@dabbler The VA annual budget includes healthcare. The annual budget covers, in addition to healthcare, compensation and pensions, cemeteries, housing and insurance. For 2021 the requested budget for healthcare, benefits and national cemeteries is less than half the total requested amount of $243 billion – see

So, unlike Medicare, the VA has a way of hiding overruns in healthcare. The VA has requested an increase of 14% in their 2021 healthcare budget compared to the 2020 allocation. In medicine, as in most other areas, the adage that “you get what you pay for” is very applicable. The VA is essentially an HMO where you hope that the long-term cost saving idea is to prevent all disease; when you cannot, you try to prevent serious disease; and when you fail in that effort, you try to avoid prolonged end-of-life situations, where most of your budget will eventually go.

I have been with Kaiser Permanente for over 20 years now. Many doctor friends of mine praise the Kaiser system for healthy individuals; however, they would rather go with a PPO if you happen to need a lot of specialist attention. I did not know that Kaiser has a for-profit section. I will research it.

crazyguy's avatar

@JLeslie You are absolutely correct. Medical care is judged through a prism of cultural attitude. I believe most native-born Americans expect answers from their doctors and usually get them, along with a prescription and/or surgical intervention. I was not born in the US, and have always had the attitude that doctors cannot, and do not know, everything; I am used to judging the confidence level of a doctor in the diagnosis and recommended treatment. If I ever sense the doctor is not really sure of a recommended treatment, I will not take it.

I’ll end this answer with my favorite anecdote. Cholesterol reduction medication reduces LDL; does it actually prolong life? The answer may surprise you.

crazyguy's avatar

@Smashley As you said: “I use placebos for the placebo effect too.” While I have not consciously used a placebo, I often use so-called natural remedies whose benefits are proven only in old wives’ tales. I guess those could be considered placebos.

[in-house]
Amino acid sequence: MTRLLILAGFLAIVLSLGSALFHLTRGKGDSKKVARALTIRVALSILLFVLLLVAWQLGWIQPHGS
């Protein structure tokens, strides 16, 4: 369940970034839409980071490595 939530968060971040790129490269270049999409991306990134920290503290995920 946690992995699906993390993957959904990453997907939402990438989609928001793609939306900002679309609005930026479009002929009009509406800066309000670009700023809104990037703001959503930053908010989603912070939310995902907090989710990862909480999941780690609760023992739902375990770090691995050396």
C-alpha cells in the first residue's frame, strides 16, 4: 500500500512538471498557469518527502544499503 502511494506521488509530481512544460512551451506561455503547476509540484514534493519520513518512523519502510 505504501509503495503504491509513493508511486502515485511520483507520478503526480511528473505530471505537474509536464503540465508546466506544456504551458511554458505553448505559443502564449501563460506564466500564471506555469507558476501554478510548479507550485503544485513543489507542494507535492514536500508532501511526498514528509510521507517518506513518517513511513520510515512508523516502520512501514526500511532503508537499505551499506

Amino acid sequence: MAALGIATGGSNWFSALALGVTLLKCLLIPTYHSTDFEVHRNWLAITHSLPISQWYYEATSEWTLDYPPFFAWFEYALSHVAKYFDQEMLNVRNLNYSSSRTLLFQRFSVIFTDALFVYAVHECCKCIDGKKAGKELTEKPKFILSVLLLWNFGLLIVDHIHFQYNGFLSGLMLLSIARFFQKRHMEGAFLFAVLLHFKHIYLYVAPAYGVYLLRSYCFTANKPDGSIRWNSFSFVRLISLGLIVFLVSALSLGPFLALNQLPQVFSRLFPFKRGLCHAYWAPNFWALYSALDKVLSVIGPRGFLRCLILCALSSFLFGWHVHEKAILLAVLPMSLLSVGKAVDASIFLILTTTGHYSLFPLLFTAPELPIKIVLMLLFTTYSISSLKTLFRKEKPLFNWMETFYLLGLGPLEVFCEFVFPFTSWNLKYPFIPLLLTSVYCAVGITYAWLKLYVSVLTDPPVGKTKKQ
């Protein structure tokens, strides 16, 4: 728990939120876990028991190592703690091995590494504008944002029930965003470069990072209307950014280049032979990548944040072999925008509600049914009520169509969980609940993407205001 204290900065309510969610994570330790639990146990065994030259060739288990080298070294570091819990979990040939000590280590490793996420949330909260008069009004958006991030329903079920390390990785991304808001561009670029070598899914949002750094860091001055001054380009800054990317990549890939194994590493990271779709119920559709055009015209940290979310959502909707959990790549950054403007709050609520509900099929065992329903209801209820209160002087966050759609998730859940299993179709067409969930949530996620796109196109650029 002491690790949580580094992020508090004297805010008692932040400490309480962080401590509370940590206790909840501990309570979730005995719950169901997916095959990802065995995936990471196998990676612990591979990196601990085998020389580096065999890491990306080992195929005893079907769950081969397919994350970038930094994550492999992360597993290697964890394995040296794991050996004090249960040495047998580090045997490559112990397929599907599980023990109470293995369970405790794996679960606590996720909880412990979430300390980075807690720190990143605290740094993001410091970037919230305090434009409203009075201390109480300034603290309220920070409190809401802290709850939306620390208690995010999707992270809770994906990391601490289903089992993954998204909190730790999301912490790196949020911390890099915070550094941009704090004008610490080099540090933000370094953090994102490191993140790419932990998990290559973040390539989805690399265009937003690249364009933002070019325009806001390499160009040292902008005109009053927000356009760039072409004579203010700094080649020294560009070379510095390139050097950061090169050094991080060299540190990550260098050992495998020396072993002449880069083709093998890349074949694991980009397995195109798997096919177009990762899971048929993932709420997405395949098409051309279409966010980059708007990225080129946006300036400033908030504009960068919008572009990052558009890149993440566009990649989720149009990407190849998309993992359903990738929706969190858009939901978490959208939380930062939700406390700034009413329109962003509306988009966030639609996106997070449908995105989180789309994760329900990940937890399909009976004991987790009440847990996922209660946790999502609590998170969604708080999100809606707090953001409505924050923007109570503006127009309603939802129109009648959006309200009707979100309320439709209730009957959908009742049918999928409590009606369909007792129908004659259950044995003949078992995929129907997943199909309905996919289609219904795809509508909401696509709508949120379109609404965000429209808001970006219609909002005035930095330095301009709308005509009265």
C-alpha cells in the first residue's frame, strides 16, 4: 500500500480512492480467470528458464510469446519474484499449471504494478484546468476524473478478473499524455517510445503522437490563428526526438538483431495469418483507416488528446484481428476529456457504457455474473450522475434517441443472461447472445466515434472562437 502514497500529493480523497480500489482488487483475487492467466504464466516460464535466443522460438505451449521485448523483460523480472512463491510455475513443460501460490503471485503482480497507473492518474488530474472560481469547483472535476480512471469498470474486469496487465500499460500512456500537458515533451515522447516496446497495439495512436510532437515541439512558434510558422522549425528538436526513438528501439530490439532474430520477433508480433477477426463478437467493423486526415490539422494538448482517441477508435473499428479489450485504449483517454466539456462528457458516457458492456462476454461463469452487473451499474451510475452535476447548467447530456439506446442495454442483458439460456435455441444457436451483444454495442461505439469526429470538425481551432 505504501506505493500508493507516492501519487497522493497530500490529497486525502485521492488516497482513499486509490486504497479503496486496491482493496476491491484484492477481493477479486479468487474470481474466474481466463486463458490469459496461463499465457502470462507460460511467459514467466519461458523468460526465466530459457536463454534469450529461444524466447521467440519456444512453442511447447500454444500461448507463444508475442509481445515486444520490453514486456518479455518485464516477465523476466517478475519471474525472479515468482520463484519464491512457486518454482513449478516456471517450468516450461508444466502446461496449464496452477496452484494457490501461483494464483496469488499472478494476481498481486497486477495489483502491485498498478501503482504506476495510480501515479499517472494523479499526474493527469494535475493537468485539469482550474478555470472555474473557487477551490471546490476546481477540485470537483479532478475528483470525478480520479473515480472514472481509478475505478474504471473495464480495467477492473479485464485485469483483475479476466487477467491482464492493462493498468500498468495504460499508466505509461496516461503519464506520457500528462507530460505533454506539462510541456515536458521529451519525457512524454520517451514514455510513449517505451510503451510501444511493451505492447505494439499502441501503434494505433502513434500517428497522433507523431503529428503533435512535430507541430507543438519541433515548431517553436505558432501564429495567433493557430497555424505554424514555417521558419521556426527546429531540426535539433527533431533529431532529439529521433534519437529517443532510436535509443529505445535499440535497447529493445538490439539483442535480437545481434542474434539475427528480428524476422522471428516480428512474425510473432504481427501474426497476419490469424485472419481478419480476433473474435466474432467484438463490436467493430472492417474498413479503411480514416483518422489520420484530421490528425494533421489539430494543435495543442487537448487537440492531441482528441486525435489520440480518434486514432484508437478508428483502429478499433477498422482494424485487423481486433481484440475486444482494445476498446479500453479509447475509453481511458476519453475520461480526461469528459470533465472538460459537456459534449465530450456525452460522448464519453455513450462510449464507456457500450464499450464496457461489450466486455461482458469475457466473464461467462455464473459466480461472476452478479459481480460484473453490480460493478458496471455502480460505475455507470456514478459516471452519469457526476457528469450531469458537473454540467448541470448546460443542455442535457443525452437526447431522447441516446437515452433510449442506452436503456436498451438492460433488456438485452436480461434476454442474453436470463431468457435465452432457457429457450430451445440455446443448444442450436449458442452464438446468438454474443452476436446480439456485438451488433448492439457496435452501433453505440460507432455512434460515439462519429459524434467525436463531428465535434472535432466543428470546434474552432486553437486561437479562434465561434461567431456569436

JLeslie's avatar

@crazyguy I agree with you that Americans and American doctors often over prescribe “western medicine.” I also believe the body has great ability to heal itself, depending on the type of injury or illness. But, it can be taken too far in either direction.

Your cholesterol example is the same that I would say for a lot of herbal remedies. No real proof, and sometimes even tested and shown not to work. At the same time, I completely accept that natural remedies of course can be effective. Wasn’t aspirin made from tree bark? Something like that. Just to backtrack to statins, it’s controversial, but studies do seem to show they extend life, although on average minimally. I think maybe they work better for some groups than others.

Seems the answer to health lies in the middle and is still an imperfect science.

crazyguy's avatar

@JLeslie I found an article which seems to substantiate both of our viewpoints;

The article says that perhaps statins can prolong life expectancy by a year or so. It also says that the formula for estimating the risk of a heart attack in the next decade over-estimates the risk substantially. I wonder if the calculator is designed by big Pharma?

JLeslie's avatar

@crazyguy My doctor wants me to take some test that’s supposed to estimate if statins will help prolong my life. Some genetic test. I’ve put it off, but I’ll try to dig it up in the next few days to get your opinion on it.

Some countries focus more on calcium building up in the artistries. The Japanese have much less heart disease and they consume more K2 and D and it’s thought that’s very heart healthy. They’re also much thinner and overall healthier diets.

My dad had heart bypass at age 46. I think he would be dead by now without the statins. He’s 76. I think statins are over prescribed though.

Smashley's avatar

@crazyguy – that’s kinda where I’m coming from. I believe in some herbal remedies, as far as they go, but the placebo effect is real, and at least one study has shown it doesn’t even matter if you know it is a placebo. I find that the ritual of a supplement, combined with whatever bracing bitter qualities it has, tends to get me out of a funk. Ginger and garlic are cheap go tos, but sometimes I get a bottle of some weird expiring elixir from the folks at the health food store I sell to, and whatever it is does the trick.

seawulf575's avatar